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Alcohol and smoking

Discussion in 'Off Topic' started by SUM1, Dec 5, 2018.

  1. SUM1

    SUM1 Well-Known Member

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    Forgive me for my bluntness, but I don't get it. I don't get why people start doing it, and I especially don't get why autists start doing it, in their supposedly more logical thinking.

    I'm diagnosed with Asperger's and 19 years old, and there's no nice way to express my view on this, but I've always felt extremely alone in my absolute rejection of all recreational drugs, not least because so many people with my very own diagnoses do them, in addition to the general populace.

    I'm more concerned with why people start doing them rather than why people can't stop, because that second part is very easy to explain. I just don't understand why people make a choice that is nothing but harmful to them, and others. I've no idea why, if it's social pressure, they let themselves cave into it. I've no idea why people can't analyse risks and benefits. I could go on about the 1,000s of reasons against such practices, but I don't think I'm at liberty to. I rarely express such views at all because I know they get met with scathing rejection.

    If anything can come out of this post, I want to know if there are other people like me, and I want to know from the point of view of those who consume these drugs why they do it, more importantly, why they started doing it, in as much detail as they can. Thank you.
     
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  2. tree

    tree Blue/Green Staff Member V.I.P Member

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    It seems simple to me.
    People smoke/drink/use other drugs in order
    to feel differently from how they feel initially.
     
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  3. Gritches

    Gritches The Happy Dog V.I.P Member

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    It isn't logical. It's about what you feel - how substances make you feel. They can make everything okay for just a little bit, and to a broken and tormented person that is incredibly appealing. So appealing, that such people find themselves addicted. Not so much because the chemical somehow won't let you quit; people don't quit because they don't want to, or don't have to.

    So basically, you don't get addicted to the substance itself, you're much more addicted to being intoxicated. Reasons for starting are varied and vast, but anyone who is successful at quitting learns how to deal with their pain rather than drink/smoke it away.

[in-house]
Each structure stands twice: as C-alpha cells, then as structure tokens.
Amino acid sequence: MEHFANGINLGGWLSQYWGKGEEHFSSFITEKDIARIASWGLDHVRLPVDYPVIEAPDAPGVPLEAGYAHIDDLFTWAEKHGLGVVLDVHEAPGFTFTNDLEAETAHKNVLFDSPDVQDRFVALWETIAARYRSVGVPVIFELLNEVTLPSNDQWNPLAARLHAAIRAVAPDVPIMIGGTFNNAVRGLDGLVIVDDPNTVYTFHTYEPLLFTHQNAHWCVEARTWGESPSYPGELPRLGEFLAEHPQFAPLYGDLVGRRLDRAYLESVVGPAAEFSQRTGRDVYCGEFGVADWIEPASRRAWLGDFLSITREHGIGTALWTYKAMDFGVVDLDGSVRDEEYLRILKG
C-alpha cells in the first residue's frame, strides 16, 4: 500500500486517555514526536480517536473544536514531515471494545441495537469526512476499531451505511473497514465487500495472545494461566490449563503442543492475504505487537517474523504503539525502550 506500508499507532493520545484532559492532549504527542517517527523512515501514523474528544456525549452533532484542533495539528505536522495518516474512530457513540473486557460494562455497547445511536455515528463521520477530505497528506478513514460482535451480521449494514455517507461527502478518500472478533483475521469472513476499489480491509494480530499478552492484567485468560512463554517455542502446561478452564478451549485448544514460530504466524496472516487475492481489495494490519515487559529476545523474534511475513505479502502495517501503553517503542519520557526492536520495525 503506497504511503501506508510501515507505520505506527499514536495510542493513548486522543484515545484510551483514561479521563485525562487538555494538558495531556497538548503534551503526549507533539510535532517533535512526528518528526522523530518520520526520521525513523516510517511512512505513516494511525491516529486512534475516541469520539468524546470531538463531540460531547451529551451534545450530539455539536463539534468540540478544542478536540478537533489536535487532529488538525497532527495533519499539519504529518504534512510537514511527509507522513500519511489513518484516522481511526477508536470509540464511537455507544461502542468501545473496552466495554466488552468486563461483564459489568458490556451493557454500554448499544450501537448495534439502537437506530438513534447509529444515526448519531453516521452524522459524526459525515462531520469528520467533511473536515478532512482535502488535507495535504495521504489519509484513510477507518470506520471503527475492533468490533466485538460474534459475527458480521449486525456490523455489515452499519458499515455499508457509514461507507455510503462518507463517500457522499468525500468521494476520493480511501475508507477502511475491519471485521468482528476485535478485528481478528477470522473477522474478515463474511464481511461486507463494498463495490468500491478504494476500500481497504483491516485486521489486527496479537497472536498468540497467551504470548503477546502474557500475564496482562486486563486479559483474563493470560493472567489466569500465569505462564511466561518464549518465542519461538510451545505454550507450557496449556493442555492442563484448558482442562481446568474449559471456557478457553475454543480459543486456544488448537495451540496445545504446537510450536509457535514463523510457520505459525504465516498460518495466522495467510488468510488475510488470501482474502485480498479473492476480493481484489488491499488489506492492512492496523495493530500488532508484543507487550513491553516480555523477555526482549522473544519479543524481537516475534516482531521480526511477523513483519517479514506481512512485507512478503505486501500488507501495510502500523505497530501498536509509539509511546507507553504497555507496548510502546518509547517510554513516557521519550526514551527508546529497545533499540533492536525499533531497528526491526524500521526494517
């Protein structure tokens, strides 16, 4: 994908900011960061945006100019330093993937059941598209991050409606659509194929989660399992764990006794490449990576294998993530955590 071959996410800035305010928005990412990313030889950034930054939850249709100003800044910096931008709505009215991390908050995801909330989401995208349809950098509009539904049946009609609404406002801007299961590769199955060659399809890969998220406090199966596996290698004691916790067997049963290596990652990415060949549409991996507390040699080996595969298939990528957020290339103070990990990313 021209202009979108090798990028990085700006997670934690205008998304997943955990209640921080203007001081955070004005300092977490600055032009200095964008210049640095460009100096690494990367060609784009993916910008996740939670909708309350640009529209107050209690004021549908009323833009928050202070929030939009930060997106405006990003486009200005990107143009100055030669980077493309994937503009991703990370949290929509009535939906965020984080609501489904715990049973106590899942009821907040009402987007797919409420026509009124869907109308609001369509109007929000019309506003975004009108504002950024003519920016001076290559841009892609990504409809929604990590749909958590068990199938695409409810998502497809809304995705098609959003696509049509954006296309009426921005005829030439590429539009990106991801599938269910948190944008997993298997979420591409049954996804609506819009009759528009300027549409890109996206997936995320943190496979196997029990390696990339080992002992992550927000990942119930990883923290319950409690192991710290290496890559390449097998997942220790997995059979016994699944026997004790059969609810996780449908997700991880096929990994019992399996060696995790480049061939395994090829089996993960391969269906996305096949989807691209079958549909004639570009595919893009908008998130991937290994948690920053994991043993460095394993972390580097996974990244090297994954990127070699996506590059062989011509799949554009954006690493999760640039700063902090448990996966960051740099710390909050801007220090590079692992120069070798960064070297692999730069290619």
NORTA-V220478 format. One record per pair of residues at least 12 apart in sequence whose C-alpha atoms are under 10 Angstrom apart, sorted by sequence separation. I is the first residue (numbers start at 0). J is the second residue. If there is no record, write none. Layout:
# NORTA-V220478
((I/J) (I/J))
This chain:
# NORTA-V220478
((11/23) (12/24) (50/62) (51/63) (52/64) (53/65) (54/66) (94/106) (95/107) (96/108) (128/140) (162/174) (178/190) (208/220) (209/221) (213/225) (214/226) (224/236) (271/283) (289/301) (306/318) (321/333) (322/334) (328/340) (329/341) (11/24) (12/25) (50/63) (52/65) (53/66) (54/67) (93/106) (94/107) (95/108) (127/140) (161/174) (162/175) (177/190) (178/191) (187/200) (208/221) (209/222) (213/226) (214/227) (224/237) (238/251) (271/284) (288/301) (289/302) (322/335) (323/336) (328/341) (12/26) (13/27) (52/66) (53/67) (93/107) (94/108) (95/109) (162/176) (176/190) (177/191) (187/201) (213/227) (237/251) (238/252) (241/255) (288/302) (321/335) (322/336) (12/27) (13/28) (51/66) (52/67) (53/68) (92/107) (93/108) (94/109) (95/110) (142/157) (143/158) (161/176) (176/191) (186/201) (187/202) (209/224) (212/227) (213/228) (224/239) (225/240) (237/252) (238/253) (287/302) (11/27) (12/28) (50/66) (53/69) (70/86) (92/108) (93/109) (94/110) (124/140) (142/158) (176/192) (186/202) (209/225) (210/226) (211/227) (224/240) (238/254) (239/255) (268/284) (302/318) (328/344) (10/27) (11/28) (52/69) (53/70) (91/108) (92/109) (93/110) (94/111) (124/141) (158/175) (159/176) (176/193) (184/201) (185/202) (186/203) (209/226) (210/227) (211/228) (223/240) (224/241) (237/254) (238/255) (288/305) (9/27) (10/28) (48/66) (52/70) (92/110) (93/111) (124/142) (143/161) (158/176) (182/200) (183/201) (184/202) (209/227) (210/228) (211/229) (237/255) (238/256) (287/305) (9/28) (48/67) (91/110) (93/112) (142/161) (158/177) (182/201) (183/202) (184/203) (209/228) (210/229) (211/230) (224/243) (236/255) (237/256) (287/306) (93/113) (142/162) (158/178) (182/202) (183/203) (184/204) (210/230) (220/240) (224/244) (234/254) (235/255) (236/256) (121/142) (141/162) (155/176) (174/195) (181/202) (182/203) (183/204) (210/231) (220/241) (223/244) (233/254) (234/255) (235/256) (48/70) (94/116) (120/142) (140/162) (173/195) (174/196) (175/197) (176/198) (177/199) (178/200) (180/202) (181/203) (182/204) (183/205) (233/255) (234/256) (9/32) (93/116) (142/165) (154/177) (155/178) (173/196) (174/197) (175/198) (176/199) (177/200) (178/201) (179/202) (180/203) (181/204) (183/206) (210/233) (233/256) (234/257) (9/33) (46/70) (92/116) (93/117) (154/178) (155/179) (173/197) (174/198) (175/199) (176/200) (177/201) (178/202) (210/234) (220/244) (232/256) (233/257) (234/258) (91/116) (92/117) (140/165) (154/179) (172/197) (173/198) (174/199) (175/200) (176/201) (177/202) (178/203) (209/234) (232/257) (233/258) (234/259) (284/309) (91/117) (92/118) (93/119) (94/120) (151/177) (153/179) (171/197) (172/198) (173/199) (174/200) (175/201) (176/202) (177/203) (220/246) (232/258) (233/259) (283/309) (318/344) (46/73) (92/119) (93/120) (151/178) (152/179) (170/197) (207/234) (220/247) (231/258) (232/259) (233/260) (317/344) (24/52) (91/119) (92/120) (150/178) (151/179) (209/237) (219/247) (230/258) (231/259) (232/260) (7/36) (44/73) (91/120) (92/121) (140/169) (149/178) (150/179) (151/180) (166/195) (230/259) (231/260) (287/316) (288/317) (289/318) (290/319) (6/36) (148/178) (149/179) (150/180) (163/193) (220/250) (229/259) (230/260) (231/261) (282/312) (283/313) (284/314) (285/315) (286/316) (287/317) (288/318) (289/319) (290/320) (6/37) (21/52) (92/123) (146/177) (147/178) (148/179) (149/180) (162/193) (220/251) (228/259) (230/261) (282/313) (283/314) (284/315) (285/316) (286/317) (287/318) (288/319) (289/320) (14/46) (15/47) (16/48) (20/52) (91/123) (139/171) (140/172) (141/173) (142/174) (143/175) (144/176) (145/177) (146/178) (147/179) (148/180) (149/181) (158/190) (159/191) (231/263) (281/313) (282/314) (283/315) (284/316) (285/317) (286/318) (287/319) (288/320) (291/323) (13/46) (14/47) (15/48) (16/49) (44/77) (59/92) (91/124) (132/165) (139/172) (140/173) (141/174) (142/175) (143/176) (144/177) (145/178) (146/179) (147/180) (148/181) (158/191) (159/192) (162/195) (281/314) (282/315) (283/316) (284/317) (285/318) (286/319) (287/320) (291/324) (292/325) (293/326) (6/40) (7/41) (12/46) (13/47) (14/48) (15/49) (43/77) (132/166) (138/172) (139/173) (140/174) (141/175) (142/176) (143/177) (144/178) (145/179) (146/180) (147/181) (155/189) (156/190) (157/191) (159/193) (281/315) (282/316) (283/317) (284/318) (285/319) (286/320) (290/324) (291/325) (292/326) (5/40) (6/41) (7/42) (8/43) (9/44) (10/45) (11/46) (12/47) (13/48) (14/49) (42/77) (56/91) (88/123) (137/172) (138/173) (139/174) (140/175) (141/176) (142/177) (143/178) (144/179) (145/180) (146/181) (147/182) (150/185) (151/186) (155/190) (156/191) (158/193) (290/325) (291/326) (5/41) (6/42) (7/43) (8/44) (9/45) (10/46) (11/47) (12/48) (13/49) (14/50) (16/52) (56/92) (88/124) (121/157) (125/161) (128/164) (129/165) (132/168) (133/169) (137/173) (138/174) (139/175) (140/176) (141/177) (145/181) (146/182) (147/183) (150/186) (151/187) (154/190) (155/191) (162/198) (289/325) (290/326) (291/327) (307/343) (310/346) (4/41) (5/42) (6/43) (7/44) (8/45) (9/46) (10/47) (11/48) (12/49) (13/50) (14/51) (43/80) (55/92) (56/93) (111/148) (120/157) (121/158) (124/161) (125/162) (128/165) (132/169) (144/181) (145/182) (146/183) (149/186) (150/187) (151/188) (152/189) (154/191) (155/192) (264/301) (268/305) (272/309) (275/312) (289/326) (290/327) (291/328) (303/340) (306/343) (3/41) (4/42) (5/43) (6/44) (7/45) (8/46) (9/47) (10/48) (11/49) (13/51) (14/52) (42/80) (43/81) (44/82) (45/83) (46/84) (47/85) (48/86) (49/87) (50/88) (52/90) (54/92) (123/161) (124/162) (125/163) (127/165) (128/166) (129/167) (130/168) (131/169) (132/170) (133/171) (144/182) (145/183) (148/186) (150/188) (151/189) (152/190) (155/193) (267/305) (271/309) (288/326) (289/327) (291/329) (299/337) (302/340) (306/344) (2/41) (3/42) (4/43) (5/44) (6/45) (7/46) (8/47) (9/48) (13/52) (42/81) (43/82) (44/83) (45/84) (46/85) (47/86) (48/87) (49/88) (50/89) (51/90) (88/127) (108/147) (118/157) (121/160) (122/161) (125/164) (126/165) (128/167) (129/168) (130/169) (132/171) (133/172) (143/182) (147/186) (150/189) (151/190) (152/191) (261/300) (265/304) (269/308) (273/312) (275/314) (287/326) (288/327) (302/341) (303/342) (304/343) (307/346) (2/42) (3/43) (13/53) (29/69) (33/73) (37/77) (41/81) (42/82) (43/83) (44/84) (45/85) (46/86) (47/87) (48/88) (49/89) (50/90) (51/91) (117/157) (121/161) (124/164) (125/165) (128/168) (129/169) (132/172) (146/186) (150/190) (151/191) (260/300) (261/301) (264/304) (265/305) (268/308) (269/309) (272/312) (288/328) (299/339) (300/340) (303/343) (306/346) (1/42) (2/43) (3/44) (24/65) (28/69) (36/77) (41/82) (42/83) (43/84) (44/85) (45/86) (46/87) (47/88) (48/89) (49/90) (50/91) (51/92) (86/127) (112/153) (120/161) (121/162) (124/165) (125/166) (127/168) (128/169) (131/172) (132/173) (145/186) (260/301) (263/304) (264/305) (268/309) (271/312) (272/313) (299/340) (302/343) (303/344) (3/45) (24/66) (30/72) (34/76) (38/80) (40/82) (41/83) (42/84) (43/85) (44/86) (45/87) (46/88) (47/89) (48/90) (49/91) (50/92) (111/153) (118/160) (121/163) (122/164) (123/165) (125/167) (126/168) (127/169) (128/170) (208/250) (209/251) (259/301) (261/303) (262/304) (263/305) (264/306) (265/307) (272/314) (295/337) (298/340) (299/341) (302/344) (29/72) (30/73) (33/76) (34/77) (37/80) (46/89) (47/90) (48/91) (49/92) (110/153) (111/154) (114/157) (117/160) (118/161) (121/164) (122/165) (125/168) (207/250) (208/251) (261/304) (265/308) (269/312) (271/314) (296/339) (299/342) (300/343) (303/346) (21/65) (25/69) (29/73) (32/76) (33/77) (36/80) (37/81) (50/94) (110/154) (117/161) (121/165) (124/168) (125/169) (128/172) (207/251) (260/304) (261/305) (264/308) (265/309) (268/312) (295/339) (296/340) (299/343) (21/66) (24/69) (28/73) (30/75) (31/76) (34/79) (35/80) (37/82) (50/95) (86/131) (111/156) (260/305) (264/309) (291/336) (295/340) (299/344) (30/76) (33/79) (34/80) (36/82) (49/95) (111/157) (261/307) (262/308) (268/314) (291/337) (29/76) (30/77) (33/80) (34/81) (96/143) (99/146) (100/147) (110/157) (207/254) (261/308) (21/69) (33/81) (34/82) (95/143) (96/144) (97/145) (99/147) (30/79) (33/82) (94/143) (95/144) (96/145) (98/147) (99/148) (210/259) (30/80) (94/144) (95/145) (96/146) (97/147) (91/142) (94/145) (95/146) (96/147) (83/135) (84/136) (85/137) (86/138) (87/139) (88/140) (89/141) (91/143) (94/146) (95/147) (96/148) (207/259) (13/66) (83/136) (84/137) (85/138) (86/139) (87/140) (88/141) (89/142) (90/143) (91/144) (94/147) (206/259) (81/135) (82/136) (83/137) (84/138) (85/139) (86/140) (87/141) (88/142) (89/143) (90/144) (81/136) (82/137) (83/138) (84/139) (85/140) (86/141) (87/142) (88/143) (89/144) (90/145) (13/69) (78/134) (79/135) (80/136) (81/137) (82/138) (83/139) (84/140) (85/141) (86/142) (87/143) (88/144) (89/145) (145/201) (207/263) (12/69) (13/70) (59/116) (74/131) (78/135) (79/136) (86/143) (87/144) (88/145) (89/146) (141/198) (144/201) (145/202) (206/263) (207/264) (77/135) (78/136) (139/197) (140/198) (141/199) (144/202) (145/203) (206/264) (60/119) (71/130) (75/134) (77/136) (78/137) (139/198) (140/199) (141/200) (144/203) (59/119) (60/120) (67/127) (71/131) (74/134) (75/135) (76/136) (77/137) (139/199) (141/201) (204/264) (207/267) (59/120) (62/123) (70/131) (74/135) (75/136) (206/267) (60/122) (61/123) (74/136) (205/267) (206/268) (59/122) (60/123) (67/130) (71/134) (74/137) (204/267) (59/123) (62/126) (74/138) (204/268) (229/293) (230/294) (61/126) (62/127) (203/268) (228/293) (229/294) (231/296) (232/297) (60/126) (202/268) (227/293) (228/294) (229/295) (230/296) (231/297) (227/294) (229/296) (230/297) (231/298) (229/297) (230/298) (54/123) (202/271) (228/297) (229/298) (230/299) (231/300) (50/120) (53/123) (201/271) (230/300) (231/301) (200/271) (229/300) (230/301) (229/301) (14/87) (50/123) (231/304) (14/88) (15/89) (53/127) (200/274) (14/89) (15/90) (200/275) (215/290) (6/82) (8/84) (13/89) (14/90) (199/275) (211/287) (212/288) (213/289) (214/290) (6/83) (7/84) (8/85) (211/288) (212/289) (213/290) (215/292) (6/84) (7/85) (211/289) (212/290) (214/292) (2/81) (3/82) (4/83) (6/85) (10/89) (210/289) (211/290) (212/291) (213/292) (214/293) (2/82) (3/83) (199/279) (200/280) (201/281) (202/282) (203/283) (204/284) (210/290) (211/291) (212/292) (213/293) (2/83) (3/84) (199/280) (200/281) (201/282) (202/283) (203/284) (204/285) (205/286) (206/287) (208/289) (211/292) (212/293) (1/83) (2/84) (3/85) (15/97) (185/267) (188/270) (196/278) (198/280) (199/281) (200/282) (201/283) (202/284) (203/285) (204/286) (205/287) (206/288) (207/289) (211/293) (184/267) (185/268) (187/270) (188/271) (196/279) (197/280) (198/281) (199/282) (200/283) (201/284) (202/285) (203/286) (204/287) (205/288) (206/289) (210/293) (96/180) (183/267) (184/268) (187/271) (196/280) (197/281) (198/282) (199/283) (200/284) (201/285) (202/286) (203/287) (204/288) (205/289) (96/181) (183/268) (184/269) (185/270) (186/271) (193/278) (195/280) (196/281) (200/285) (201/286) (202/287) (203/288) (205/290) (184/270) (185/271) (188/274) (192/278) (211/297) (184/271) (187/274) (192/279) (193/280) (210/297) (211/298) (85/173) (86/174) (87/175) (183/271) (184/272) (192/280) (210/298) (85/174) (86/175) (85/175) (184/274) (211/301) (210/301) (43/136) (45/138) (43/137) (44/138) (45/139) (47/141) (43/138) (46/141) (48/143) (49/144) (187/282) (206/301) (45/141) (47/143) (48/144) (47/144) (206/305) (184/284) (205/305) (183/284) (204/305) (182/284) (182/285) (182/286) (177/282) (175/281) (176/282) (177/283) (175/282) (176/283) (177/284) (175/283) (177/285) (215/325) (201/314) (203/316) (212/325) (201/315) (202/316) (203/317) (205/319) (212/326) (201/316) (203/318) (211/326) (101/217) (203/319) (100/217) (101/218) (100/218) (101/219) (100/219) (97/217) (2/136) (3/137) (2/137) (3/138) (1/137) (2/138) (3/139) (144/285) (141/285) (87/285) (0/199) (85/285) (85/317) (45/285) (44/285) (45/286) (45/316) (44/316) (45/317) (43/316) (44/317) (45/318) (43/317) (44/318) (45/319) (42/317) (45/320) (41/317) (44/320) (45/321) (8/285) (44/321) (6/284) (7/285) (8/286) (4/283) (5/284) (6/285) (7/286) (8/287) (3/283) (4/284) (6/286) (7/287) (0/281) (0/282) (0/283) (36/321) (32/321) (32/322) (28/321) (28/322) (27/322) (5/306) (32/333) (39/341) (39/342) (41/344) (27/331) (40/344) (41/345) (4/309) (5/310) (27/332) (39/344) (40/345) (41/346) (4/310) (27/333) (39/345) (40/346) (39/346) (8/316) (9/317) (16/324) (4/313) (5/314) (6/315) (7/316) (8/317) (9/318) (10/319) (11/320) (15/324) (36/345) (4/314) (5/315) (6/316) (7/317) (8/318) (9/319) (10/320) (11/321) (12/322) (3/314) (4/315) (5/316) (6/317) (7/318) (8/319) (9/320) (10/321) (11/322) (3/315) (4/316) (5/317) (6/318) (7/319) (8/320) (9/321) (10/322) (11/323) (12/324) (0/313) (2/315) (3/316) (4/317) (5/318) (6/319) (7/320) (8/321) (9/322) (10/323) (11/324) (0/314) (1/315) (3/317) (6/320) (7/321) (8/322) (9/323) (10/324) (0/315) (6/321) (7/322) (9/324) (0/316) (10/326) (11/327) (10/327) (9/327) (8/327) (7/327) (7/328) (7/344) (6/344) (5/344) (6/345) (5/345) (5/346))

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  4. SUM1

    SUM1 Well-Known Member

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    And don't consider the downsides? Because that's what I said in my post. You don't do things just because of a positive. You consider the positives and negatives. But apparently people don't.
     
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  5. Pats

    Pats Well-Known Member V.I.P Member

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    I started smoking long before it was such a bad thing. There were cigarette machines at every restaurant, commercials encouraging it. etc. It was a common thing and no big deal. I still smoke, but I do not understand why anyone would start these days. And I don't understand beginning anything that would possibly become an addiction. I also don't understand why people do drugs or drink and not prefer to be aware of what's going on around them. Well, I do understand, but I don't at the same time. I understand people doing it as an escape. But others do it for fun. But I do understand getting caught up in something that isn't good without the intentions of it going to where it goes. Everyone is capable of mistakes and some mistakes are easier to get away from than others.
     
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  6. SUM1

    SUM1 Well-Known Member

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    Thank you for the more helpful post. But it then comes down to how such people learn about those substances as children and how they convince themselves that it's a good idea without the serious downsides. They must be seeing something I never did, but I like to think I had the same pressures and exposures growing up. My parents drink alcohol for example, and I was encouraged once I turned legal age. There was also a "friend" who once tried to get me to take weed with him. But I adamantly refused both times, and I always will.
     
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  7. SUM1

    SUM1 Well-Known Member

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    The issue isn't with the pros for taking alcohol and drugs. The pros are downright obvious. The issue is with all the huge risks and harm that come with it. That would turn any reasonable person off of such a thing, the same way someone wouldn't try to eat a doughnut that was covered in insects and dirt. Why on earth anyone would smoke tobacco for example when 85% of lung cancers are a result of it, and lung cancer has a 17.4% five-year survival rate, is beyond me. And yes @Pats, I get that before recent decades the link to lung cancer wasn't established. I'm more talking about people starting in this day and age.